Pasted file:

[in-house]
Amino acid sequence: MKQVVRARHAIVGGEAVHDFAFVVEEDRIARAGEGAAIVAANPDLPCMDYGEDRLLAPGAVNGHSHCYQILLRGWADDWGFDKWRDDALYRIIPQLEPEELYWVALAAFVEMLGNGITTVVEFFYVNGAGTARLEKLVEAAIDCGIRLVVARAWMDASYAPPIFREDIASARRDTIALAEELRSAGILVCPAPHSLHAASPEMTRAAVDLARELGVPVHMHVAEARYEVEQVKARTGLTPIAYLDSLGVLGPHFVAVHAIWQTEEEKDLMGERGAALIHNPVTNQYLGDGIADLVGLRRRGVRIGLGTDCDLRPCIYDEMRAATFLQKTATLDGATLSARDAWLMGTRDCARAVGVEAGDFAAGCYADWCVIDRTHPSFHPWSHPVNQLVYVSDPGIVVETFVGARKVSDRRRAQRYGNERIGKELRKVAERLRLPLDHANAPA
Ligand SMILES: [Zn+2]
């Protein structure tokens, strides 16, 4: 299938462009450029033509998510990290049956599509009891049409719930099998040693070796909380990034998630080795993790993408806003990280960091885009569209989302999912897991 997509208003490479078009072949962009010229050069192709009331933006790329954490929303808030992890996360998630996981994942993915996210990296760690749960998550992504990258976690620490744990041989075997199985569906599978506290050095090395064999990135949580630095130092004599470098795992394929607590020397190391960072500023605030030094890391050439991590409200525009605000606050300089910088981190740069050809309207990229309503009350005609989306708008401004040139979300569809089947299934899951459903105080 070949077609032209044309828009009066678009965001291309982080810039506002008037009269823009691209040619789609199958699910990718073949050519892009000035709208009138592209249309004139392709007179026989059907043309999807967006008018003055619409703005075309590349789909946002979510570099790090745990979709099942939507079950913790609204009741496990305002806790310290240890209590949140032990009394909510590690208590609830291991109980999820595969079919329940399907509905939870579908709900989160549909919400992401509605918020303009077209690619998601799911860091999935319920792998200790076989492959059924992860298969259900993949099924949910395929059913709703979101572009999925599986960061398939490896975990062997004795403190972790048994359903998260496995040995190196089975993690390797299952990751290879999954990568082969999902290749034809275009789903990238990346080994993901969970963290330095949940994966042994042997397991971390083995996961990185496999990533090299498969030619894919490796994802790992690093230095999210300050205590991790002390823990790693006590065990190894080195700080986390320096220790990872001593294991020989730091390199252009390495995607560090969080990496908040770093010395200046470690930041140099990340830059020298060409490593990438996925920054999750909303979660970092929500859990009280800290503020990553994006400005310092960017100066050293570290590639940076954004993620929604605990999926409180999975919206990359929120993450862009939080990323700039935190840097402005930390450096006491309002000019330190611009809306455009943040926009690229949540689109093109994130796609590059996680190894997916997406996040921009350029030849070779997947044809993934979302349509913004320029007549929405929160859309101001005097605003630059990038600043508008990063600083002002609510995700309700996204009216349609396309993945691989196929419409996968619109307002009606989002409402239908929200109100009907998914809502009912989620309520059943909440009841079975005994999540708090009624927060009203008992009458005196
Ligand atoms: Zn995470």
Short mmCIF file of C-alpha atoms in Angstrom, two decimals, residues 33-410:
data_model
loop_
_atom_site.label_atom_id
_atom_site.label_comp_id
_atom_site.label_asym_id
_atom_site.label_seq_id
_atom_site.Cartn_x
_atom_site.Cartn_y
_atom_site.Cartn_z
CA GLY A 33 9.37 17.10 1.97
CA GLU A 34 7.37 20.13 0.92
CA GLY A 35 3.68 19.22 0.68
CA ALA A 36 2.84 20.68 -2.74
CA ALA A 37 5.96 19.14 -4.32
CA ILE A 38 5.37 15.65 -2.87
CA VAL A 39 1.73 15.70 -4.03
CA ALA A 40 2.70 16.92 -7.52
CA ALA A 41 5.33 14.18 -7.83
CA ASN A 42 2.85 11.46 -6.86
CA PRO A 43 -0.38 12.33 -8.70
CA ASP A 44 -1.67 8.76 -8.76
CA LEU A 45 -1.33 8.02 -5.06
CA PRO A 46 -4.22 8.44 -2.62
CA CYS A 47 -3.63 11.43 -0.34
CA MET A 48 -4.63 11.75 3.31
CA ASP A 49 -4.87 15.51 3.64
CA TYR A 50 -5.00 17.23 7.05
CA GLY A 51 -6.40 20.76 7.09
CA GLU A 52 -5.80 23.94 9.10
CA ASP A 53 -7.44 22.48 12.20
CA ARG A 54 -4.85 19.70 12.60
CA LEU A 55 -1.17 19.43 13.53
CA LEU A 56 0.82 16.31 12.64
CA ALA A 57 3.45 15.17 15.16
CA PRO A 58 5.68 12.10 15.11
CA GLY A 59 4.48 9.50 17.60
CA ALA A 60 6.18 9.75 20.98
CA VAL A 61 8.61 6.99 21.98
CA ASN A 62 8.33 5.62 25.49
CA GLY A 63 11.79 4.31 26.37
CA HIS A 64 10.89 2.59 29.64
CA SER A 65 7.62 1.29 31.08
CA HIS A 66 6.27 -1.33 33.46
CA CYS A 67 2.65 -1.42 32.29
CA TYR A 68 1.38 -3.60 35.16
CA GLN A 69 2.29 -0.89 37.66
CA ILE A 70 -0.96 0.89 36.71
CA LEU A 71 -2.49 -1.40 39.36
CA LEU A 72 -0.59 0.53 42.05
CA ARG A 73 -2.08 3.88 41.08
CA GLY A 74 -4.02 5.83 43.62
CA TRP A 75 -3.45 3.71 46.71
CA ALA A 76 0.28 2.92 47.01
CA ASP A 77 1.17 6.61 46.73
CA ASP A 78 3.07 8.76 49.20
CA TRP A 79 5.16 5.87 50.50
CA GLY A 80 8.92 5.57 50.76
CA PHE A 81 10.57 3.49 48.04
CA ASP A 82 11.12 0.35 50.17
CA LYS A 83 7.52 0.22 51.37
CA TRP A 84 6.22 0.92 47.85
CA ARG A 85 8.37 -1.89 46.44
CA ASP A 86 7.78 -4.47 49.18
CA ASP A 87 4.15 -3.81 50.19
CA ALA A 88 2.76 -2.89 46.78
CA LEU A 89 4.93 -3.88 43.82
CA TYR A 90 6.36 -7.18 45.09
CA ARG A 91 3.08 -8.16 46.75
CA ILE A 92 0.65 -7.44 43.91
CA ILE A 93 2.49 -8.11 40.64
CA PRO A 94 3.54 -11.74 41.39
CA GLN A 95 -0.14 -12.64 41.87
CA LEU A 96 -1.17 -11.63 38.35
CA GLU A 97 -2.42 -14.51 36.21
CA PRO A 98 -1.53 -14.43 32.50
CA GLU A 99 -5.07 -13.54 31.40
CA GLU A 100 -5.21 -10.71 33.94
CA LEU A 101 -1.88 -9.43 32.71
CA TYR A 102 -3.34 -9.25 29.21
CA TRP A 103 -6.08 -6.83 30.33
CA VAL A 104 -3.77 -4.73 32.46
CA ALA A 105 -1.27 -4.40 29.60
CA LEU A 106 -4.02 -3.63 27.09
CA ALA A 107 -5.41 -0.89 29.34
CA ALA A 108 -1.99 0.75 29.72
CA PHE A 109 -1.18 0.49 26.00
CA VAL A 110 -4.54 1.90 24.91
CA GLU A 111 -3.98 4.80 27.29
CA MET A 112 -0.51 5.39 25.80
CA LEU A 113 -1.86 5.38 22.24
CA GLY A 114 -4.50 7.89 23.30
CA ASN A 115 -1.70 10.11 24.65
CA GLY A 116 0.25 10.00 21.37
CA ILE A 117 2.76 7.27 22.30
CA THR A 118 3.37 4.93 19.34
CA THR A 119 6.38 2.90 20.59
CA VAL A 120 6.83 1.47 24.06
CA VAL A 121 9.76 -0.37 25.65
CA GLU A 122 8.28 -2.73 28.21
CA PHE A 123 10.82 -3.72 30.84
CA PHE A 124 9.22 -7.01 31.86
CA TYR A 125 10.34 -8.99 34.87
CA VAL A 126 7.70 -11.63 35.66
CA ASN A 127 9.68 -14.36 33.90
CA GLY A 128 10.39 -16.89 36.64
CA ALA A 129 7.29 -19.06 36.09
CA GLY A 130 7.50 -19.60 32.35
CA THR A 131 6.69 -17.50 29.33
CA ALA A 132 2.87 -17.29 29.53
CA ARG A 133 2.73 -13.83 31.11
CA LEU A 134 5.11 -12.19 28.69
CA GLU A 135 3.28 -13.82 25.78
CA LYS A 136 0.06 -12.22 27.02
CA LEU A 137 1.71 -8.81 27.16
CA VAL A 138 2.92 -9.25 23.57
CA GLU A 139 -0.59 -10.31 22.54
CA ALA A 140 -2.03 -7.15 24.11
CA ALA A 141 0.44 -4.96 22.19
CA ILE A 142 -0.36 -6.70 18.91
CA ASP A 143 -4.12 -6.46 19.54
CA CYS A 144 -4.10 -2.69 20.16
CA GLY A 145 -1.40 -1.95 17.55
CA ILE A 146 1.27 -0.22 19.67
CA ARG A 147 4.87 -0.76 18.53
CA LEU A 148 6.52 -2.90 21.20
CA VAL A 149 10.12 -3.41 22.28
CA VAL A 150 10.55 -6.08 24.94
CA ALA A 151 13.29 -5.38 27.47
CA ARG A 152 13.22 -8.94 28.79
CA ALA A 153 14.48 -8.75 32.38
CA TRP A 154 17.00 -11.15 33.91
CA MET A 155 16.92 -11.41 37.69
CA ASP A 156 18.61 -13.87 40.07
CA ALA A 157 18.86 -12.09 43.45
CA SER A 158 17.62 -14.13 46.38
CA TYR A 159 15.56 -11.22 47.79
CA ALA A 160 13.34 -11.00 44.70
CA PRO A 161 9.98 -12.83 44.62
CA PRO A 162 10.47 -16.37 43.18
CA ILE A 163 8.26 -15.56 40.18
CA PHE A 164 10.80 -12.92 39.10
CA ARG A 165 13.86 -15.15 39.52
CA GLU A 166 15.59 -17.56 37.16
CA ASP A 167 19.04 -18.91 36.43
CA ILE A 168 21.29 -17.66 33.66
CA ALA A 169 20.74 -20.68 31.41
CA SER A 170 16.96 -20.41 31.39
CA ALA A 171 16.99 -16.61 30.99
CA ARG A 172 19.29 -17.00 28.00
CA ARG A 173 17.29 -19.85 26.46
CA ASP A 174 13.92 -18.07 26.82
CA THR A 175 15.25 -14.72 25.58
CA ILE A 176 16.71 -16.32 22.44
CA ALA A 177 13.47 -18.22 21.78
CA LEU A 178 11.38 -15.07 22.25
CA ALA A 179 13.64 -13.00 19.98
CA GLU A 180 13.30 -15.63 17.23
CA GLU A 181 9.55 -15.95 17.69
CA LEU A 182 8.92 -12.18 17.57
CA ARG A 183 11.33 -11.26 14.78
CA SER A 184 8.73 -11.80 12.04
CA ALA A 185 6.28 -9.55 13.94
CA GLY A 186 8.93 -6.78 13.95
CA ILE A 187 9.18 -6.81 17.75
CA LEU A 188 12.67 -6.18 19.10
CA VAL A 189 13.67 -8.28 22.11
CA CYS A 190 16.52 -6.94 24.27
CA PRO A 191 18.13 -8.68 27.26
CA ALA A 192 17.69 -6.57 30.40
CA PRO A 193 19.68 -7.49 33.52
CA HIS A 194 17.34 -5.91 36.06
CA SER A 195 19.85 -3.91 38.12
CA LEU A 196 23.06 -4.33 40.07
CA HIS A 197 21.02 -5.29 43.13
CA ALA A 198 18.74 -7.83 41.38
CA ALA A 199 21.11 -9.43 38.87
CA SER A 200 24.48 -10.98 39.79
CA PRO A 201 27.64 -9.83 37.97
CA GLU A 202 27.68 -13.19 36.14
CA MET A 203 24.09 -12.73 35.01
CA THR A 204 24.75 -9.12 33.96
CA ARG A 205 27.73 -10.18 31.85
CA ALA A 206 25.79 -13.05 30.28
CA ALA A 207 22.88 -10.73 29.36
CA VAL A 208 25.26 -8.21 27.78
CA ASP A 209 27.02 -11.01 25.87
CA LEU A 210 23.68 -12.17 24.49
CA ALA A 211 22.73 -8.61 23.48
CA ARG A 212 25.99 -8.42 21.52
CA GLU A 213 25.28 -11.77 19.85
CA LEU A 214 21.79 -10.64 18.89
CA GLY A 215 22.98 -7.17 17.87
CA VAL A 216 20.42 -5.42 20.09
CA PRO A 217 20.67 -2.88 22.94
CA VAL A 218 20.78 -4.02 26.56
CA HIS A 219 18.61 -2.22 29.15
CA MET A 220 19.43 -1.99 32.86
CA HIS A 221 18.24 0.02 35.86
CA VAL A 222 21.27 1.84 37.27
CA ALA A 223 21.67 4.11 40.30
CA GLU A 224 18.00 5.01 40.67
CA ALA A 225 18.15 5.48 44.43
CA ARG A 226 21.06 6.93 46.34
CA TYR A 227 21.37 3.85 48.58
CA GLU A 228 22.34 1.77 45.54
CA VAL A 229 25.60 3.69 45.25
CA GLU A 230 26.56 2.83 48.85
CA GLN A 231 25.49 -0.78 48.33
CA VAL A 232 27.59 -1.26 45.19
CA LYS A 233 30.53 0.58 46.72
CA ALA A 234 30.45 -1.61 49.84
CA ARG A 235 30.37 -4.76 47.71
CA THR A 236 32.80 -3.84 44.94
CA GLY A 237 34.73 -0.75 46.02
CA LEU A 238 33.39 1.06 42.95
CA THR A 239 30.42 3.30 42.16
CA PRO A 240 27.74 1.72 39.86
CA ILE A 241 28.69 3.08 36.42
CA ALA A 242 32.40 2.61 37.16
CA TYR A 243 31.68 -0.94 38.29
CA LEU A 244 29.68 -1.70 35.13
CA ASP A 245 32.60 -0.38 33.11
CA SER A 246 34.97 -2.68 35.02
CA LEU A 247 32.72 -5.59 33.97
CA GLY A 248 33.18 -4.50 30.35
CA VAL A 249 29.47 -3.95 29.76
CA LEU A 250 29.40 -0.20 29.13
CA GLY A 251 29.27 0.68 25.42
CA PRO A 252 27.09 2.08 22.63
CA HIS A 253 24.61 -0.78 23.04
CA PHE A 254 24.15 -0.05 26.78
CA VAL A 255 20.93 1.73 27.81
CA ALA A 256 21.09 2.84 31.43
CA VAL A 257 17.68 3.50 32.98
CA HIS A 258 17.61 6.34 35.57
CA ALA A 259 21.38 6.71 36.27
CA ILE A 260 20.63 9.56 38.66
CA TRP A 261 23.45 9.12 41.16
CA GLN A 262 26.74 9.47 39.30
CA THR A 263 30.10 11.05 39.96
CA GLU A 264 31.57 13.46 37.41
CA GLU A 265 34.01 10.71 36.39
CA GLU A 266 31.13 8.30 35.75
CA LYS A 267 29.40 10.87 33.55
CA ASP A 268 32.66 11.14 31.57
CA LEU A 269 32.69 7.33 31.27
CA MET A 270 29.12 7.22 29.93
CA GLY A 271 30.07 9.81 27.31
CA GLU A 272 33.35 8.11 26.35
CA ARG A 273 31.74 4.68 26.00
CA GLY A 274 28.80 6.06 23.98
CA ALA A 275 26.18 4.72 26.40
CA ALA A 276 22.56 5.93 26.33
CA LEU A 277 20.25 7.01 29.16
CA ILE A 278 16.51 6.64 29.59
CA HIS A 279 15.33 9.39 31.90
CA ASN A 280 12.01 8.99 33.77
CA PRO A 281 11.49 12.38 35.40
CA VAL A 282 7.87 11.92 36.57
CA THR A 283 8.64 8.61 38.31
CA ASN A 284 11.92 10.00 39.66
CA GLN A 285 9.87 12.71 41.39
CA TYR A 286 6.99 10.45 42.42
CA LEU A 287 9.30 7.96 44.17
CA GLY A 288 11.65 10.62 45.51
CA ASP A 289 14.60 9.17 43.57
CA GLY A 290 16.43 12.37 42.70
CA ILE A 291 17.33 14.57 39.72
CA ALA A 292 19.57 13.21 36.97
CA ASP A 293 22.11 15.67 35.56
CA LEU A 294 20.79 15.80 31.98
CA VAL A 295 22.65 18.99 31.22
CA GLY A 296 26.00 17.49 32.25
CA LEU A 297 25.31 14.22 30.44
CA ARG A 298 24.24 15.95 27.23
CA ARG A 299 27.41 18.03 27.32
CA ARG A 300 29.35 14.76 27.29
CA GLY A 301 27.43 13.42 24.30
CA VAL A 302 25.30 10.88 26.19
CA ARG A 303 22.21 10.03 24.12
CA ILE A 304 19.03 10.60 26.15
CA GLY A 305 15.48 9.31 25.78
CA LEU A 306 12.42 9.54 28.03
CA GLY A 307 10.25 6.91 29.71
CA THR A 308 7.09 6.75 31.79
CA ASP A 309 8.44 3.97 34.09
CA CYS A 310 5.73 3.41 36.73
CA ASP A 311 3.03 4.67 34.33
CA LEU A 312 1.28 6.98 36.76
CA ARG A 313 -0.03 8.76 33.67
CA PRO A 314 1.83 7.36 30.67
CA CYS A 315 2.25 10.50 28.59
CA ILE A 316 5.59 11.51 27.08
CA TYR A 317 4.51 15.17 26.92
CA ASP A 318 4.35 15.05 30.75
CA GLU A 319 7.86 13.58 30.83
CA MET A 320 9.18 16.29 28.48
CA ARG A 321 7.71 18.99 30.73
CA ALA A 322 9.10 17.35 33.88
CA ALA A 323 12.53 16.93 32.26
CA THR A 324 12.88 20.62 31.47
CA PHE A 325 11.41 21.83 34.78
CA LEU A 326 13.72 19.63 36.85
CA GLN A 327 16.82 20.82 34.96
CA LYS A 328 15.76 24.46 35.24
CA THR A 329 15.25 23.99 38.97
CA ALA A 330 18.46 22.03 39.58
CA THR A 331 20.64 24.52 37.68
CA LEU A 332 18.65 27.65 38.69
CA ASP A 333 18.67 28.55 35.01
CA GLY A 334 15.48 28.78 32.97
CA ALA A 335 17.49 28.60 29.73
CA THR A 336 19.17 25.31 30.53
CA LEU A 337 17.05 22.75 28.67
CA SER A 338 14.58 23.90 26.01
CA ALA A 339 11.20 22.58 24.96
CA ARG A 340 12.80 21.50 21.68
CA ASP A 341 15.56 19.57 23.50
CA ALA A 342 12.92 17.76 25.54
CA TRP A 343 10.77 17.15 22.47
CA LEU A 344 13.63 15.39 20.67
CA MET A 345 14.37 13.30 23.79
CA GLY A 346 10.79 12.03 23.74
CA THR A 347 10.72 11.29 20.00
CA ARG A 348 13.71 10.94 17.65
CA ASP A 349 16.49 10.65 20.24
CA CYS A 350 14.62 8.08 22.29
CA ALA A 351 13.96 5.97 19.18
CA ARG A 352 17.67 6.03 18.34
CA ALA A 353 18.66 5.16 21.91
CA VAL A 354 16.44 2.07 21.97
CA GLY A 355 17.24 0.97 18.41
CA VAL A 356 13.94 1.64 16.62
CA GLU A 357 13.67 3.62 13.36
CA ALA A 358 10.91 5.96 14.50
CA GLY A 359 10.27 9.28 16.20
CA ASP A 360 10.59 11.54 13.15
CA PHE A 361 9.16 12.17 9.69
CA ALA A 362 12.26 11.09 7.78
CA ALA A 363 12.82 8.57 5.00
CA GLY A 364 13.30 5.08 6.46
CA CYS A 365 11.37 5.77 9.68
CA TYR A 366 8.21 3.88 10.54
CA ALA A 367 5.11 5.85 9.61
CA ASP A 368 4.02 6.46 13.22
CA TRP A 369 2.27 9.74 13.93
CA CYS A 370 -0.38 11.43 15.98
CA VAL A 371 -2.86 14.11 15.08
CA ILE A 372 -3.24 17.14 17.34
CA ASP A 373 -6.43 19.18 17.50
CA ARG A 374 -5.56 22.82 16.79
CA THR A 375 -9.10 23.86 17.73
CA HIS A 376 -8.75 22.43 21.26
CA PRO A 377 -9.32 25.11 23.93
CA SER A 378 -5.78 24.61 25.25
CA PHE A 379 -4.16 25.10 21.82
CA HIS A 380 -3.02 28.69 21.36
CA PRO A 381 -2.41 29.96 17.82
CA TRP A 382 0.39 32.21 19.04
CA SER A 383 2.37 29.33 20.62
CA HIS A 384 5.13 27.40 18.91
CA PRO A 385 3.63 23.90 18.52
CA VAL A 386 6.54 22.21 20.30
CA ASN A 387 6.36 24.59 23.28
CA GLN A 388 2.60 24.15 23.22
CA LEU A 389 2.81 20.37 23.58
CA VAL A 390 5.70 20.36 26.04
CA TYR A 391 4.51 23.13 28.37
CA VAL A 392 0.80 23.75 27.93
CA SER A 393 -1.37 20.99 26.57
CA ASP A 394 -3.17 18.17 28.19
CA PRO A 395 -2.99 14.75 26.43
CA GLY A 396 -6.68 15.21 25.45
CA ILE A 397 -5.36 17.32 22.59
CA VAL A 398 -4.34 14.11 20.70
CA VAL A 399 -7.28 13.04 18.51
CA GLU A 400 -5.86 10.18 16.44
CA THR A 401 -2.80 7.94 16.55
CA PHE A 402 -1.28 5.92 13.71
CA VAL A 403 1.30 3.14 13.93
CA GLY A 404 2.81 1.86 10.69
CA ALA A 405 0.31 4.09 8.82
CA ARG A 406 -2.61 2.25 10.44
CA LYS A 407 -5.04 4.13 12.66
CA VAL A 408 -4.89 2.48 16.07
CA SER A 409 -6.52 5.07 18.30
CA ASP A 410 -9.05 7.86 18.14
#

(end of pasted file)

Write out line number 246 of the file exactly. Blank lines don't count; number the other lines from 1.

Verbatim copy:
CA THR A 263 30.10 11.05 39.96